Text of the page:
If you’re part of a couple, and the other half of that couple is a woman, read to her. Here’s why:
-Because she likes it. You’ll need to confirm this with your actual woman, and that’s easy to do: ask her. I posted a question about this on Facebook a while ago, directing it at women. Here are a few of the responses:
“love it!!!!!!!!! it should be a requirement before bed time”
“It is my very favourite thing in the world. Surefire seduction.”
“Nothing would seduce me more!”
“Love it - and I don't really care what it is, what's important is that he wanted to share it with me.”
“Fricken' love it!!!!!”
One guy I know wooed his eventual wife by reading her The Lord of the Rings in its entirety. He did different voices for every character, and came up with melodies for the songs. This took three months. Another friend read to his girlfriend regularly, and a few years into their marriage recorded three CDs of him reading The Lion, the Witch and the Wardrobe for her to listen to when he’d be on the road. She was, in his words “delighted, surprised and touched.” He’s since recorded Prince Caspian for her, and said whenever he offers to read her to sleep she lights up. Another respondent to my Facebook survey said “The courtship with my husband was hugely dependent on our reading aloud to each other. 8.5 yrs in, and we still try to carve time out to do it.”
-Because the both of you will be able to discuss whatever you’ve read. We all have imperfect memories. Very few people can quote from something they’ve read, or remember it in detail. I’d say part of why The Da Vinci Code and the Harry Potter books became such phenomena was because masses of people were reading them close enough to each other to be able to talk about them. It’s an unusual experience. It’s enjoyable. It’s good to have references beyond movies and TV shows. Don’t get me wrong, I watch plenty of movies and TV shows, and talk about them a lot. But there are pleasures available from books you can’t get any other way. And it’s nice to be able to share them with someone. Right now I’m reading my girlfriend a novel almost no one I know has even heard of: The Brotherhood of the Grape, by John Fante. I’ve read this five or six times - to myself. It’s been a favourite of mine for a dozen years. Now it’s a shared reference with the two of us - the story, the characters, the author’s style, specific turns of phrase and jokes. And it builds on another book of his I read her: West of Rome. (These are short books, by the way. Less than two hundred pages each.) Some of the same characters. Same style. Our bank of common literary references is growing.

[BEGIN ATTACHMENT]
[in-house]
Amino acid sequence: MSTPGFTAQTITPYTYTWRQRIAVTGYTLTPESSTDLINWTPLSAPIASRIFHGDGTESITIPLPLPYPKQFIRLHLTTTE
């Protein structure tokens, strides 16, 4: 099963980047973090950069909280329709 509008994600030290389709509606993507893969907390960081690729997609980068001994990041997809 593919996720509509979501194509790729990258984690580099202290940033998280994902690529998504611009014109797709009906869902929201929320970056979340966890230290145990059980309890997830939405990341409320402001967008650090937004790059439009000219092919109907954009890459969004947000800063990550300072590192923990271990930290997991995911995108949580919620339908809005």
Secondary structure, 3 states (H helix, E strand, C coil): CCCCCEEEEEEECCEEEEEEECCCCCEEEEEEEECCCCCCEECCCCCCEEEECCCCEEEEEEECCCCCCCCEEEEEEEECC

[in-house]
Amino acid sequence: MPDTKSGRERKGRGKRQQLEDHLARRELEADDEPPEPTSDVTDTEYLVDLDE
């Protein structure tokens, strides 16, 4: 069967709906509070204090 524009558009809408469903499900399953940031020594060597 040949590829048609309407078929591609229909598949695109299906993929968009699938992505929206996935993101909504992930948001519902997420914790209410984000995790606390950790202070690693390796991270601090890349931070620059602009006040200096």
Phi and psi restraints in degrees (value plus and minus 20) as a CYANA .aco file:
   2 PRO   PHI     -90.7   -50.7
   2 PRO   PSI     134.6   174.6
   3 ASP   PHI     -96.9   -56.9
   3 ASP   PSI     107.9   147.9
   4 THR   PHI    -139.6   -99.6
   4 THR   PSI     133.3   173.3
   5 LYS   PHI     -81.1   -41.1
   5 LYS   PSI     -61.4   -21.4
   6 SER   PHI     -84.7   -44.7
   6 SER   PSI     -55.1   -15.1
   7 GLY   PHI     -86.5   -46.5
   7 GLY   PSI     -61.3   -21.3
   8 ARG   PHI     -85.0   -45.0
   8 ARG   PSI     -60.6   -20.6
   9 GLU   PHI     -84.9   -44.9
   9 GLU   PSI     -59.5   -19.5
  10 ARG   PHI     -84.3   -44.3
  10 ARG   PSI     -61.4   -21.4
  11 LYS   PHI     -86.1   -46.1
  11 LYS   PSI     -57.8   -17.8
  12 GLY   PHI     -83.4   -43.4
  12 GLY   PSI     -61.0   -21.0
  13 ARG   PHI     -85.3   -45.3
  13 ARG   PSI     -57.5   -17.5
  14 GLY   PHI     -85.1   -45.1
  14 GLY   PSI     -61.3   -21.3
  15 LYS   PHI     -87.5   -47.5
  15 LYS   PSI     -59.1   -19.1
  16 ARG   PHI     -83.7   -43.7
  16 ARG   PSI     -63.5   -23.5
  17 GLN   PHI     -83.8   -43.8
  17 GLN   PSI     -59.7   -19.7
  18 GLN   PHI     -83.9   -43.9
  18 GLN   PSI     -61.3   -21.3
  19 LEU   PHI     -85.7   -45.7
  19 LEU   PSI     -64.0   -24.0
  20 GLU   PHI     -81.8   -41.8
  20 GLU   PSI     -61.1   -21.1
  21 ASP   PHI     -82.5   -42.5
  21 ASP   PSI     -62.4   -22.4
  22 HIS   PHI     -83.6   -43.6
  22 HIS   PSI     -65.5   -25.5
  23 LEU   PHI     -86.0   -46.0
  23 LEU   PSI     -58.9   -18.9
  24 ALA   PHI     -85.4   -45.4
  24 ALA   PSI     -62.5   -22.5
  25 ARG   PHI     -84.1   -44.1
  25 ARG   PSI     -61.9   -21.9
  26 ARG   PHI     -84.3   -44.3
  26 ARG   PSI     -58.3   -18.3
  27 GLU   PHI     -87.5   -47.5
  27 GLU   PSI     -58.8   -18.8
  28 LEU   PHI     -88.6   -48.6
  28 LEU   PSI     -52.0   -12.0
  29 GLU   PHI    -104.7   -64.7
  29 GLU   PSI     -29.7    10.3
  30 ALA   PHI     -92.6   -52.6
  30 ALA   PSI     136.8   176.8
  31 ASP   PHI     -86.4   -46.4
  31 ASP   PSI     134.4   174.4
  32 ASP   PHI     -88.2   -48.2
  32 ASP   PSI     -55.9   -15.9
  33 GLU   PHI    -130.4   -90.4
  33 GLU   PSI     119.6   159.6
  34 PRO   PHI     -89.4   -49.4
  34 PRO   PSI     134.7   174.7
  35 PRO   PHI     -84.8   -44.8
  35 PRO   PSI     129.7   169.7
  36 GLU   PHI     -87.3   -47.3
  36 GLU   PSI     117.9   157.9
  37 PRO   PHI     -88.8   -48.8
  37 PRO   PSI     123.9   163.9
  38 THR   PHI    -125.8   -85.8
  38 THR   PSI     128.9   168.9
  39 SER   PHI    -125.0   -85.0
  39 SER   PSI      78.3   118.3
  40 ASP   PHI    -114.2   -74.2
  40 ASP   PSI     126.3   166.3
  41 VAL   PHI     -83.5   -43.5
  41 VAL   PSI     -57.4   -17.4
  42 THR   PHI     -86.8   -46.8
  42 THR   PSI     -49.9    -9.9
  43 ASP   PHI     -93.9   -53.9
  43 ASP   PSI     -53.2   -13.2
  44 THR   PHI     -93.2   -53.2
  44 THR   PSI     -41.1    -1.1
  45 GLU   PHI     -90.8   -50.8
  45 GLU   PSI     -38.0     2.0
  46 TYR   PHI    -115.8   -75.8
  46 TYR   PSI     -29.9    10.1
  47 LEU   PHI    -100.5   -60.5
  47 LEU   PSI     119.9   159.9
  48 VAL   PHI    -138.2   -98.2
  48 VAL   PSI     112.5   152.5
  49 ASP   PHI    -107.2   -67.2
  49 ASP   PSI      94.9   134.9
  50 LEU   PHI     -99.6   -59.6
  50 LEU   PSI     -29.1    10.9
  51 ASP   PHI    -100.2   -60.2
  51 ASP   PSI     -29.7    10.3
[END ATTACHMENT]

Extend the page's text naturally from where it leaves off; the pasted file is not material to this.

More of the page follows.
-Because there’s nothing like being taken on the ride of a good story. Many of us have fond memories of being told bedtime stories as kids, and of hearing stories around a campfire. Our species has the same memory. For a long time that was one of the only entertainments we had. Our mythology was delivered orally. The Iliad, The Odyssey, Beowulf - these were spoken epics. Plays predate novels by many centuries. We have an innate affinity for someone telling us a tale. Our technology has enabled us to watch the best actors and listen to the best musicians perform whenever we want - something unimaginable a mere one hundred years ago. But it’s shaped us into a culture of observers. We leave art to the pros. Reading a book, you’re imagining its world - you’re bringing the story to life in your mind. You’re actively participating. Reading out loud to another person, you’re performing the characters and the narrator’s voice. You’re getting the author’s timing across with jokes and passages of description. You’re participating even more. For the benefit of another person. And for the both of you.